infographics

155 posts
Schools should open their windows for ventilation

As schools begin to reopen, The New York Times illustrates why classrooms should open a window for ventilation. Lower viral concentrations swirling around means reduced exposure. The 3-D model to show airflow was already something, but keep scrolling to see the cross-sections. Then scan the QR code on your phone to see the simulated data with augmented reality. Tags: coronavirus, New York Times, school

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Social distancing back in the office

For Reuters, Sarah Slobin and Feilding Cage imagine life back at the office with an interactive game. Navigate through different office scenarios while maintaining social distance: To understand what that might feel like, we spoke to some experts on work and workspaces who predicted that social distancing measures and hybrid work models are here to stay. Walk through our simulations below to experience what going back to the old/new office...

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500,000 lives lost, an individual scale

The United States passed the half million mark for confirmed Covid-19 deaths. It’s difficult to imagine 500,000 of anything, let alone deaths in a year, so Reuters used a modified beeswarm chart to show the timeline of events and the individual deaths. Each dot represents a death, and a scaled down version of the chart appears in the top left corner to show where you are in the timeline. It’s...

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How that iceberg would really float

A common depiction of an iceberg is one that has a short head peeking out of the water and a deep spike underneath. However, as Megan Thompson-Munson pointed out, that’s not how icebergs actually float. Because physics. Inspired by Thompson-Munson’s comment, Joshua Tauberer made Iceberger, which is a fun interactive that lets you draw an iceberg of your own and the shape floats accordingly. Tags: float, iceberg

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Simulation for different immunity scenarios

As vaccinations roll out, we work towards herd immunity, there are various challenges to consider along the way. Thomas Wilburn and Richard Harris, reporting for NPR, used simulations to imagine three scenarios: a more infectious variant of the coronavirus, high initial immunity, and low initial immunity. Since it’s a simulation it of course doesn’t consider every real-life detail of immunity and viral spread, but the animations and the hexagon grids...

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Making graphics last over time

Yesterday, I analyzed the data visualization by the White House showing the progress of U.S. Covid-19 vaccinations. Here is the chart. John who tweeted this at me, saying "please get a better data viz". I'm happy to work with them or the CDC on better dataviz. Here's an example of what I do. Obviously, I'm using made-up data here and this is a sketch. I want to design a chart...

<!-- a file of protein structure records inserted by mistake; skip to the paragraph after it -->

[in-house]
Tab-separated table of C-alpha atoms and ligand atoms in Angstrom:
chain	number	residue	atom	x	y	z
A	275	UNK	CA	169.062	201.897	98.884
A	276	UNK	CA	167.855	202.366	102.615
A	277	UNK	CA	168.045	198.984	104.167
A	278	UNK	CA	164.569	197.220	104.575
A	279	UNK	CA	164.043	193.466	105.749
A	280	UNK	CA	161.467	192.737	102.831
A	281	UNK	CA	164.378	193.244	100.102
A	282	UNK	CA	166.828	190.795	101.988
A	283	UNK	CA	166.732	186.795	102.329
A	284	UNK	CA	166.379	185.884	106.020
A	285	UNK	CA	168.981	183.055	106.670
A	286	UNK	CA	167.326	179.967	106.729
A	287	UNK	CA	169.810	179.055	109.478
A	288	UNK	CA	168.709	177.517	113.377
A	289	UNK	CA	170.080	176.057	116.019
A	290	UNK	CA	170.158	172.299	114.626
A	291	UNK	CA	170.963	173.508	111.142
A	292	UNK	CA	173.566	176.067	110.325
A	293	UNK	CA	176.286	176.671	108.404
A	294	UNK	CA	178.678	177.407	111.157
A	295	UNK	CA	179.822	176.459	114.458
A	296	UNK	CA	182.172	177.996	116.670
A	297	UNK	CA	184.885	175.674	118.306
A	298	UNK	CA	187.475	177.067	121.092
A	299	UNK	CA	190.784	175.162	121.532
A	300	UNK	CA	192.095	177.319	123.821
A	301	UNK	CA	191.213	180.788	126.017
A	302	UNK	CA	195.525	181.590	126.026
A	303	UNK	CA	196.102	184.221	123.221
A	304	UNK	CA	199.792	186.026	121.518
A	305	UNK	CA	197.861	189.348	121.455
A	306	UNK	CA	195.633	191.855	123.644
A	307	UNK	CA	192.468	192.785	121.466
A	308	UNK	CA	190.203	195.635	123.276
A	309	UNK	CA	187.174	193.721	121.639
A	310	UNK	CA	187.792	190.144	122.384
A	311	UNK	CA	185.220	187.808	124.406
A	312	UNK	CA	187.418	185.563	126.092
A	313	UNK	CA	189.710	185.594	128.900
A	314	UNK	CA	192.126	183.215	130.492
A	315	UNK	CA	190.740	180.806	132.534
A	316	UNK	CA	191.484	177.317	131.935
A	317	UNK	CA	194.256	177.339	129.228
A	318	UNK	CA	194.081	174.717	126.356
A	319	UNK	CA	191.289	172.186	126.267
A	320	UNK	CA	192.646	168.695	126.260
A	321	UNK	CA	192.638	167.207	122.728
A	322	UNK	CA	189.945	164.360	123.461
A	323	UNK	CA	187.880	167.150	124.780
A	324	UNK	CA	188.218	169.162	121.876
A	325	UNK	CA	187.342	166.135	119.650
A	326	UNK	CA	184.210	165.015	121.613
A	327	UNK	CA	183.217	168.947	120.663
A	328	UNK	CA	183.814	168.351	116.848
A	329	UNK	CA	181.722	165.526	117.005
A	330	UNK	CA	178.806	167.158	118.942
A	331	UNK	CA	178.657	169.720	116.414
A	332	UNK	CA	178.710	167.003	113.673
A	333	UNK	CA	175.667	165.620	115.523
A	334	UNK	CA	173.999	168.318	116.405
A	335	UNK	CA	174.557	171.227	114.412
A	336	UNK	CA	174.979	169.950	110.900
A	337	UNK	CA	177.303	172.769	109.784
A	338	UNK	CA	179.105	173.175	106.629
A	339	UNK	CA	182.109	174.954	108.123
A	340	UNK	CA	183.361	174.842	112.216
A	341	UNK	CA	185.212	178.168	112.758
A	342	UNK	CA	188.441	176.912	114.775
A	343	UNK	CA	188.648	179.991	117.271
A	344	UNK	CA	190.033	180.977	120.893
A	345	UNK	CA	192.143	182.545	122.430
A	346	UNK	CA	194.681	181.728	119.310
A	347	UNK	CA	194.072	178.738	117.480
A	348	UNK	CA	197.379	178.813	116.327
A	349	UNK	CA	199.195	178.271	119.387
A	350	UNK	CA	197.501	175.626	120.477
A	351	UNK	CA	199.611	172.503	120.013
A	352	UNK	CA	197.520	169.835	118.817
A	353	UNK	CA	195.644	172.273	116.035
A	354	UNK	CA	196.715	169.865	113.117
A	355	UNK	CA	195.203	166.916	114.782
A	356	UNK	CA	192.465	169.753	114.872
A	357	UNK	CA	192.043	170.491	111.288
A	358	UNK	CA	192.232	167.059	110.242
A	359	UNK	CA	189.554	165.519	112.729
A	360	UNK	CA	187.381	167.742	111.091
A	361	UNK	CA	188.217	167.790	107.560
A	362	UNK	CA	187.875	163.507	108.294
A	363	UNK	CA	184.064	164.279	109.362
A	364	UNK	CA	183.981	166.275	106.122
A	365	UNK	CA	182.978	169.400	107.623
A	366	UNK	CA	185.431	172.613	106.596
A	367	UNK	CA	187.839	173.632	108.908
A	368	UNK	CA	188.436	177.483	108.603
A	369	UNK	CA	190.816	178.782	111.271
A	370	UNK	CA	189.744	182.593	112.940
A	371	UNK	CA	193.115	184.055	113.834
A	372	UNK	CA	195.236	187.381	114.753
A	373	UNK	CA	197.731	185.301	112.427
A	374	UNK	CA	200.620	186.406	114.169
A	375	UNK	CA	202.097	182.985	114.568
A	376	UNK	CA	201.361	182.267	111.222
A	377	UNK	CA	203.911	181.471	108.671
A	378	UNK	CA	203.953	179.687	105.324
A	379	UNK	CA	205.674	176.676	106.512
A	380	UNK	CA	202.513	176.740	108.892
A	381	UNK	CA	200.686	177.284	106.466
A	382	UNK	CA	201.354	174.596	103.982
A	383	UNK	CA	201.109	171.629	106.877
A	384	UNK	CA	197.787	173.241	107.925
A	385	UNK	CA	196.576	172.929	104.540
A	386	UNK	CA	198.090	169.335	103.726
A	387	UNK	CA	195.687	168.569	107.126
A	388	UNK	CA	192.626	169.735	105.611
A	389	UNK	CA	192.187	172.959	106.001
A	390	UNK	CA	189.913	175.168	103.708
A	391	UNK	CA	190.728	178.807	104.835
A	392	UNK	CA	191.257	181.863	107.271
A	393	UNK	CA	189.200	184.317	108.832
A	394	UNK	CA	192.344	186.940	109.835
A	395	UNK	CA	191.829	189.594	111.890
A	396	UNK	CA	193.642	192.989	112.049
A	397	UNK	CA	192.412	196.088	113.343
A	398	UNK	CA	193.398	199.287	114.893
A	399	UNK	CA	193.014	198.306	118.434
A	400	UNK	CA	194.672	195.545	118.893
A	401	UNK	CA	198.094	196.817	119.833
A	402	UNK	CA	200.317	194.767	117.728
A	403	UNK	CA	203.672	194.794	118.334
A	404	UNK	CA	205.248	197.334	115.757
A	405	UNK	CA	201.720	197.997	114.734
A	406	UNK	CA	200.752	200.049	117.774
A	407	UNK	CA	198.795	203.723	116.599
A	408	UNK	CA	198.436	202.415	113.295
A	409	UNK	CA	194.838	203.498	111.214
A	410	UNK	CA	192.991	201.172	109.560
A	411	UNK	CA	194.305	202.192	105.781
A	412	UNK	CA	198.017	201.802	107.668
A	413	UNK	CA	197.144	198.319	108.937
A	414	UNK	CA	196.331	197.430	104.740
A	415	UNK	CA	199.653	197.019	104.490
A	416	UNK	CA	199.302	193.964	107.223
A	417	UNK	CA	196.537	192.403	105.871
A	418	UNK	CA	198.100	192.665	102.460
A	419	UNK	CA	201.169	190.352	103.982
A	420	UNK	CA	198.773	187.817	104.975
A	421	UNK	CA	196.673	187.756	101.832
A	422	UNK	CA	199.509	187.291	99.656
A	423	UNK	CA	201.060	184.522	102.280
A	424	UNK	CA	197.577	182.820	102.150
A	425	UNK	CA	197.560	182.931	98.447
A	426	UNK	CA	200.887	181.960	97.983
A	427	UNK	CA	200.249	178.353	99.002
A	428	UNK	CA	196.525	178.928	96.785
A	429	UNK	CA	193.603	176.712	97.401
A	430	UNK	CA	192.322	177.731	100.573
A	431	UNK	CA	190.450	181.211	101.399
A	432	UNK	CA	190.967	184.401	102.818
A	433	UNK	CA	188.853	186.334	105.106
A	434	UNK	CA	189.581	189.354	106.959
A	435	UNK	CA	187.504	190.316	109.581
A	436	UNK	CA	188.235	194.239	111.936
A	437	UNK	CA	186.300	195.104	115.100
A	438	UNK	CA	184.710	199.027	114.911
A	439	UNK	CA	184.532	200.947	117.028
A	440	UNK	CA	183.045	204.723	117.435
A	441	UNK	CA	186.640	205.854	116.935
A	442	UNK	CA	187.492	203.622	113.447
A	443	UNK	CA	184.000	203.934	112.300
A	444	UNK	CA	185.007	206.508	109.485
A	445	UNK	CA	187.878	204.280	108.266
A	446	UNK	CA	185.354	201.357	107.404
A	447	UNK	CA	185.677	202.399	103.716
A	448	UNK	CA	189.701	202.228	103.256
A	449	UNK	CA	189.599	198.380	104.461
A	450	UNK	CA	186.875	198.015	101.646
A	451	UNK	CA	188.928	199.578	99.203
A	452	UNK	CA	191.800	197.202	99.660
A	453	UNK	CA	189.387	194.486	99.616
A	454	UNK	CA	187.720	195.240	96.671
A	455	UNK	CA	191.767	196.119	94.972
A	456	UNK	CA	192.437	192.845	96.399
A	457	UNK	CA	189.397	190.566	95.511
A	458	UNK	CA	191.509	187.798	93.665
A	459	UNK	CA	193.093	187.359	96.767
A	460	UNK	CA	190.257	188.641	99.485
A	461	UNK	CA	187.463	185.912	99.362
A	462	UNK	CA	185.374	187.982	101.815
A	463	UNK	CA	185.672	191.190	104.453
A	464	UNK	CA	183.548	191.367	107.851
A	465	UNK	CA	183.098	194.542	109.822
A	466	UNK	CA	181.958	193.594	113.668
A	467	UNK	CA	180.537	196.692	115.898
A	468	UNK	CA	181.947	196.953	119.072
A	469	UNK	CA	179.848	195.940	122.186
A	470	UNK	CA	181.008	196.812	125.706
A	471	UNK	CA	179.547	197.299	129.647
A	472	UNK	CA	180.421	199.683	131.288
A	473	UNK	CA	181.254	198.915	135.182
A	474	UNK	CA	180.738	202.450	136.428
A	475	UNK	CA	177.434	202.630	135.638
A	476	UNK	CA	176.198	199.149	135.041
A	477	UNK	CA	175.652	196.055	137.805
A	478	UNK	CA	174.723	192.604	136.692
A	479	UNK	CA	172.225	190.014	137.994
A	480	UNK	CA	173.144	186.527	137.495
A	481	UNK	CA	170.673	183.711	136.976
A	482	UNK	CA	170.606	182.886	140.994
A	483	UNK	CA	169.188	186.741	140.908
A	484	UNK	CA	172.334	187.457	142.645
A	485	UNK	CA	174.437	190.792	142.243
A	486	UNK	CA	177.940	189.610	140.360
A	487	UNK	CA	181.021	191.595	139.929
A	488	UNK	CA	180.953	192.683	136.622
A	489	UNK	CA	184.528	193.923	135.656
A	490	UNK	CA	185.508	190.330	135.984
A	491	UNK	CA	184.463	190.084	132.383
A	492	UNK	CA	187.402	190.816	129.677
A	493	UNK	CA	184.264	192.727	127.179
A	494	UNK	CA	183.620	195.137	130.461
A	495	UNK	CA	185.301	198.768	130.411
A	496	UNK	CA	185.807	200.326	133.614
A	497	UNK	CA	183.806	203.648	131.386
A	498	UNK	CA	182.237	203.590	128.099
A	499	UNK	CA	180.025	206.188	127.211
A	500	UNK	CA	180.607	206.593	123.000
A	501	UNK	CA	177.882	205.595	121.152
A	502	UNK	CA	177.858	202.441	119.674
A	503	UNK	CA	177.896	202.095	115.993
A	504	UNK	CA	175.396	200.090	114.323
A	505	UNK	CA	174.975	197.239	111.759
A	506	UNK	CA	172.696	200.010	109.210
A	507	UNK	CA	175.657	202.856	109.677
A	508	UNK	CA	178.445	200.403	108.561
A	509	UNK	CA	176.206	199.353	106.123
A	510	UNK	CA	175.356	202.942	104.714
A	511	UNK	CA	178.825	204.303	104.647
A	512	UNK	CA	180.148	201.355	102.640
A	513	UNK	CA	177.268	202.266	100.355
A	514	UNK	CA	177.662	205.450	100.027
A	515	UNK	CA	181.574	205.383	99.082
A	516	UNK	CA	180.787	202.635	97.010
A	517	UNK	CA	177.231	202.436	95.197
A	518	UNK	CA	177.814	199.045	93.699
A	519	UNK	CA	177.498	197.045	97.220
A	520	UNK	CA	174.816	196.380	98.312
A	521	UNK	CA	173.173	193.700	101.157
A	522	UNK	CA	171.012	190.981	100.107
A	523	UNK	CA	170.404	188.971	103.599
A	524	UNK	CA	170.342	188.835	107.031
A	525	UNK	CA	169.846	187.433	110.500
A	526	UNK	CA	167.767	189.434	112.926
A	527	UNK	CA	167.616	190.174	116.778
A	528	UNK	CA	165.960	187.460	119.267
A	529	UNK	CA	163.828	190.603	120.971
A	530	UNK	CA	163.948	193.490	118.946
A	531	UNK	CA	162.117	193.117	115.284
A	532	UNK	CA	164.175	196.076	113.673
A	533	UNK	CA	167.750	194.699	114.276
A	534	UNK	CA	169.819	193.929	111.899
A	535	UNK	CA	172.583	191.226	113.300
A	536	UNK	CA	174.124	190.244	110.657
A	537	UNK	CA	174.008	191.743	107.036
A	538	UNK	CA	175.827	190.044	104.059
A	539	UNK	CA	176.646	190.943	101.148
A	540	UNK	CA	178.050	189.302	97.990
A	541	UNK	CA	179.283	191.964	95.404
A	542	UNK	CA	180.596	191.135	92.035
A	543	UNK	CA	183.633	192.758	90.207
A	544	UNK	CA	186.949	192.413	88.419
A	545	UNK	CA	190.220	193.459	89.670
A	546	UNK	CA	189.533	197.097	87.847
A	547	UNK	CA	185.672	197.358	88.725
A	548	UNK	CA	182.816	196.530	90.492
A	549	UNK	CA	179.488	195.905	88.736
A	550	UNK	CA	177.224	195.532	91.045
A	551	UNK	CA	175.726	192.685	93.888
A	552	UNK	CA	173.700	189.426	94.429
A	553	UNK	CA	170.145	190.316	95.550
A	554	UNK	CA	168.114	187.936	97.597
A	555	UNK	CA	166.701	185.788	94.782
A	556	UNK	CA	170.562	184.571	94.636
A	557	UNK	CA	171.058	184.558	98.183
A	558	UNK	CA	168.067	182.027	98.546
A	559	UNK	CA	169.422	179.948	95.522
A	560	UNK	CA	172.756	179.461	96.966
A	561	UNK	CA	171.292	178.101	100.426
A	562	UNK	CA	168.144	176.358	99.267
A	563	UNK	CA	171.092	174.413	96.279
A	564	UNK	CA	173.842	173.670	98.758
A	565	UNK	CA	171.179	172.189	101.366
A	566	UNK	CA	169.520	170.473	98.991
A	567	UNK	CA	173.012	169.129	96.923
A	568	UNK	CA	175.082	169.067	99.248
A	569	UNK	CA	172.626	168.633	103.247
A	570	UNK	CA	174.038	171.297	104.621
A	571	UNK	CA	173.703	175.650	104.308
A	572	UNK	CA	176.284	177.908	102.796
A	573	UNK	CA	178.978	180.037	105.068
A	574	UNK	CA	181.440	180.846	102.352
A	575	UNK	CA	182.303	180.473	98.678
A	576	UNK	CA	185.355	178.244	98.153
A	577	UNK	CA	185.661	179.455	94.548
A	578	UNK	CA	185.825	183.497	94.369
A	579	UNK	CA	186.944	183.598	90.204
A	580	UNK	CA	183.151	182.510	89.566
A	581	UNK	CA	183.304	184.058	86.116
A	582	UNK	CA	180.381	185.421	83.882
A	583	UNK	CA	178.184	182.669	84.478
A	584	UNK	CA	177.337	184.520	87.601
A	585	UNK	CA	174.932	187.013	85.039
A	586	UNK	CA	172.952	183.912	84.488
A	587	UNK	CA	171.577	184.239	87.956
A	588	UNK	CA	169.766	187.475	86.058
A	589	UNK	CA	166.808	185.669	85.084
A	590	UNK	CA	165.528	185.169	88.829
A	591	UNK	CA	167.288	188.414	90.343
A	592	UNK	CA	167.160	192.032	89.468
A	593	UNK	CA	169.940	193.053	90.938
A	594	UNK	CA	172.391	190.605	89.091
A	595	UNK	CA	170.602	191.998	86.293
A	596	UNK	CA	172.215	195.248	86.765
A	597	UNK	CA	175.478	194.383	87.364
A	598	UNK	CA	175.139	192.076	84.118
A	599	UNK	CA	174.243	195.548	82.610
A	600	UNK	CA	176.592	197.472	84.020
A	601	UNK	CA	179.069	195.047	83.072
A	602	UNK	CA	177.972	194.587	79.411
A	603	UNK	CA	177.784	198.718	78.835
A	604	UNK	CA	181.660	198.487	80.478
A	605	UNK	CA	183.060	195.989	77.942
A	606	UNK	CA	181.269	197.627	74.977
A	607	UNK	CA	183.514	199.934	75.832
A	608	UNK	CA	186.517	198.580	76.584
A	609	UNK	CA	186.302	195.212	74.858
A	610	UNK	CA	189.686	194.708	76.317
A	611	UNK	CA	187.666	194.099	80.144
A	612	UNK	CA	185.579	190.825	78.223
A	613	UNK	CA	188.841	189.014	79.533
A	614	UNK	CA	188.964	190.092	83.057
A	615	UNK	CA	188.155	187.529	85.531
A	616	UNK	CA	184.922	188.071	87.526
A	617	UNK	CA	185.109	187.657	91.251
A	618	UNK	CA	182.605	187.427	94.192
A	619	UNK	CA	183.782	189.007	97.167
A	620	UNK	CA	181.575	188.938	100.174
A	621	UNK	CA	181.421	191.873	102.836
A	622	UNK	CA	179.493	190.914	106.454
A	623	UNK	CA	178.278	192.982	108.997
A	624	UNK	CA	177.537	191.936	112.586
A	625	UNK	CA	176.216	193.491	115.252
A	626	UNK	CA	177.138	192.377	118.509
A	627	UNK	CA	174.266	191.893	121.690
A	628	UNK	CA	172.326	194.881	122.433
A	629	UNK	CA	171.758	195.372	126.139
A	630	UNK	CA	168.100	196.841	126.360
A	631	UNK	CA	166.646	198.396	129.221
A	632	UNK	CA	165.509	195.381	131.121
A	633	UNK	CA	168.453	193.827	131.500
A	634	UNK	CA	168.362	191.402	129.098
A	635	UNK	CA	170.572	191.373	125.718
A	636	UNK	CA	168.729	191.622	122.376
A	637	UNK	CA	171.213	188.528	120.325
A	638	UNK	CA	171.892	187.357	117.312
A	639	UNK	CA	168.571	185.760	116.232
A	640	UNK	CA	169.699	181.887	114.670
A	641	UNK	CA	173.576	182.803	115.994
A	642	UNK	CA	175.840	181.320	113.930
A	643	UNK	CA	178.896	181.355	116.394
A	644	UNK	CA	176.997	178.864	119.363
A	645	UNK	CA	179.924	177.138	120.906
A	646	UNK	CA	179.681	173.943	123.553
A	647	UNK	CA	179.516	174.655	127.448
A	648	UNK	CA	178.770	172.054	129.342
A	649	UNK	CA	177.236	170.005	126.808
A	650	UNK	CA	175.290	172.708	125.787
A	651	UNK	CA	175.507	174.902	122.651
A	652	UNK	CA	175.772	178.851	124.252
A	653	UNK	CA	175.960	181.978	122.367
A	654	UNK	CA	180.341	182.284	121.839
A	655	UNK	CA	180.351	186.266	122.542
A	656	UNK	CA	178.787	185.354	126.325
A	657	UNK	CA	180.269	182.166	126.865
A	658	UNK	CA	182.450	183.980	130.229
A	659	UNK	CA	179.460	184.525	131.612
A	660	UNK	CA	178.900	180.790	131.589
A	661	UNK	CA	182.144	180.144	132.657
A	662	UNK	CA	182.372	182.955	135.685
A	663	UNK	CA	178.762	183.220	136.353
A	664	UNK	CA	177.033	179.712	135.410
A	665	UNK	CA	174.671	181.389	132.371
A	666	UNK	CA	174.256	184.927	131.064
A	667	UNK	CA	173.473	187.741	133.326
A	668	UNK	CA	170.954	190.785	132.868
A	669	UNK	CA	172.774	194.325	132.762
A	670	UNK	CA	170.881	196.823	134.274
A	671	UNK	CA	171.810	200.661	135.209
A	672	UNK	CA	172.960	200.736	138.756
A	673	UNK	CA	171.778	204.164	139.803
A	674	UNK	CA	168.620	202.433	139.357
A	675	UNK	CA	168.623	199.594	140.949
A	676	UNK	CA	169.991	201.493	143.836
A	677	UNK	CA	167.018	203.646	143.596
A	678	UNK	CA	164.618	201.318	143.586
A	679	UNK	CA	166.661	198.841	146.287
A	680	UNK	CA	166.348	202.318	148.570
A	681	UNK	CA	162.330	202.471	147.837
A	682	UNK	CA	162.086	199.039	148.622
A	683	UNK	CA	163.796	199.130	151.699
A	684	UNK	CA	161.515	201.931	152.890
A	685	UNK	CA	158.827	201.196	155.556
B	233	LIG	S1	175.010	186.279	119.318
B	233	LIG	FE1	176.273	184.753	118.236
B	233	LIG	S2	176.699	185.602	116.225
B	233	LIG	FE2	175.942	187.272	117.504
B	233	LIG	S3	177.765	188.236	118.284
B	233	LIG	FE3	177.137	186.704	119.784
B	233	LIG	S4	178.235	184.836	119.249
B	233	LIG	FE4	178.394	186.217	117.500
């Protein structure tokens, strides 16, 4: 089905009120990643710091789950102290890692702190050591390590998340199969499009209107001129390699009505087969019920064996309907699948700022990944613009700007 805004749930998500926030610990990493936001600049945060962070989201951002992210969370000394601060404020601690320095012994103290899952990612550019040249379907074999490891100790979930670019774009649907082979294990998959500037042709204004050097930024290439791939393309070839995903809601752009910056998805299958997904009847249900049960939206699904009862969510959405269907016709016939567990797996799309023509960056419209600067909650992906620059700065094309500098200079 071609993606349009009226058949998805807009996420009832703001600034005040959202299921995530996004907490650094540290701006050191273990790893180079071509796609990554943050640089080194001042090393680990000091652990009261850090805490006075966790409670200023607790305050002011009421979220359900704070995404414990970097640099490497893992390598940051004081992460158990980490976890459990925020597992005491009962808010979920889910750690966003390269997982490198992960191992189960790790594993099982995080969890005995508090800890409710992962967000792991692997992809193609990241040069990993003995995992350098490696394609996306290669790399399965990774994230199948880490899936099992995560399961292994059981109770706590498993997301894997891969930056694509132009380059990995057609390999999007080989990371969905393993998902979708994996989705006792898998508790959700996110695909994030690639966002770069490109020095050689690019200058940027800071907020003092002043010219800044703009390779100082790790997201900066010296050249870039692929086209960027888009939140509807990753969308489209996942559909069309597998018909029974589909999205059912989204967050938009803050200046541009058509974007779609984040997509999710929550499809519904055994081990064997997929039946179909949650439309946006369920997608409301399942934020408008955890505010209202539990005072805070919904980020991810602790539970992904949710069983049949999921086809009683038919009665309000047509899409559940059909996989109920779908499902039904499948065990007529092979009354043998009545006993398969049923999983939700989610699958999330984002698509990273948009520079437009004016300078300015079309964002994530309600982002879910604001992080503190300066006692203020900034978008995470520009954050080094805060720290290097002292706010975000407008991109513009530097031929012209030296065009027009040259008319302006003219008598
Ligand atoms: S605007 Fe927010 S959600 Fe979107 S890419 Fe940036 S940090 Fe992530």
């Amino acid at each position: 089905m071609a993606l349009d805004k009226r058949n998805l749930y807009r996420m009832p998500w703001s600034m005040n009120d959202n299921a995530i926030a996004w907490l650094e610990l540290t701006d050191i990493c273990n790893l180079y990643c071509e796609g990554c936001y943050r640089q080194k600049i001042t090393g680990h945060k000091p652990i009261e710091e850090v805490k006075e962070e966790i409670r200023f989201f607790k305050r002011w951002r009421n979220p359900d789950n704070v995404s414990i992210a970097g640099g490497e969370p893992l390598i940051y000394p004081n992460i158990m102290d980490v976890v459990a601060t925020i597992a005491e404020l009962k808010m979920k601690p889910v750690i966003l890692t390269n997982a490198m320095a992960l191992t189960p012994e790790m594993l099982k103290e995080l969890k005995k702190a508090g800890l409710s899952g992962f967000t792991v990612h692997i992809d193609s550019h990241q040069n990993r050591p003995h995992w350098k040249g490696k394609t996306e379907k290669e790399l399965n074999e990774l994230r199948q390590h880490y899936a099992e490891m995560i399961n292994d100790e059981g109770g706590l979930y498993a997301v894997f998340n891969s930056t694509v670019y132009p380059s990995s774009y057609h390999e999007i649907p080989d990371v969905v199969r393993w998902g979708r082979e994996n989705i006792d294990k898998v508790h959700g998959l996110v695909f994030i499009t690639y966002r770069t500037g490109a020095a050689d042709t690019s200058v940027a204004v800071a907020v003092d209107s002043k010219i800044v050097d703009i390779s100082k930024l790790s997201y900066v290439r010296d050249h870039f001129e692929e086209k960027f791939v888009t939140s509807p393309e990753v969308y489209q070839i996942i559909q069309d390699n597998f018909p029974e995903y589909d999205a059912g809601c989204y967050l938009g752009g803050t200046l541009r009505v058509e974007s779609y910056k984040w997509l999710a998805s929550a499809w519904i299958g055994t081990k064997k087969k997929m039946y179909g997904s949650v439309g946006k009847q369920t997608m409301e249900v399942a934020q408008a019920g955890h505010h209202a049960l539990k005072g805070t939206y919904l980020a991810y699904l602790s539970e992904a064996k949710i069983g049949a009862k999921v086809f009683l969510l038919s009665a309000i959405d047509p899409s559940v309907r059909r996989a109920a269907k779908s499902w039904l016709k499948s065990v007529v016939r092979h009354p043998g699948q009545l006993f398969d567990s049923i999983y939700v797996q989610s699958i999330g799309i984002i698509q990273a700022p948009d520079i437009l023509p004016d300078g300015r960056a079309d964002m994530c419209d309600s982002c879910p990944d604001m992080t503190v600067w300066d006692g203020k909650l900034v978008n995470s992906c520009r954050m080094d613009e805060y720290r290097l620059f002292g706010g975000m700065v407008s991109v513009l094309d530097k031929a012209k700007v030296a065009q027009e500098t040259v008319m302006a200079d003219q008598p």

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Comparing live music recordings against the studio versions

There’s something about hearing music live no matter how many times you’ve heard a song record in the studio. Maybe the acoustics are different. Maybe the musicians play a favorite song differently. Maybe the musicians feed off a big crowd’s energy. For The Pudding, Kat Wilson and Kevin Litman-Navarro quantified these differences between studio and live versions. The result is the Live Music Jukebox, which lets you pick an artist...

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Pandemic Graphics Archive

The Pandemic Graphics Archive is a work-in-progress collection of floor signs and posters from our current days of distance and mask-wearing. [via swissmiss] Tags: coronavirus, illustration, pandemic

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Reading an infographic about our climate crisis

Let's explore an infographic by SCMP, which draws attention to the alarming temperature recorded at Verkhoyansk in Russia on June 20, 2020. The original work was on the back page of the printed newspaper, referred to in this tweet. This view of the globe brings out the two key pieces of evidence presented in the infographic: the rise in temperature in unexpected places, and the shrinkage of the Arctic ice....

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Inauguration attendees labeled

The New York Times labeled all of the people sitting behind Joe Biden during the inauguration. It’s a straightforward but slick interactive that lets you pan and zoom the photograph. Click on a name for more details or use the list of names in a sidebar. Tags: guest, inauguration, Joe Biden, New York Times

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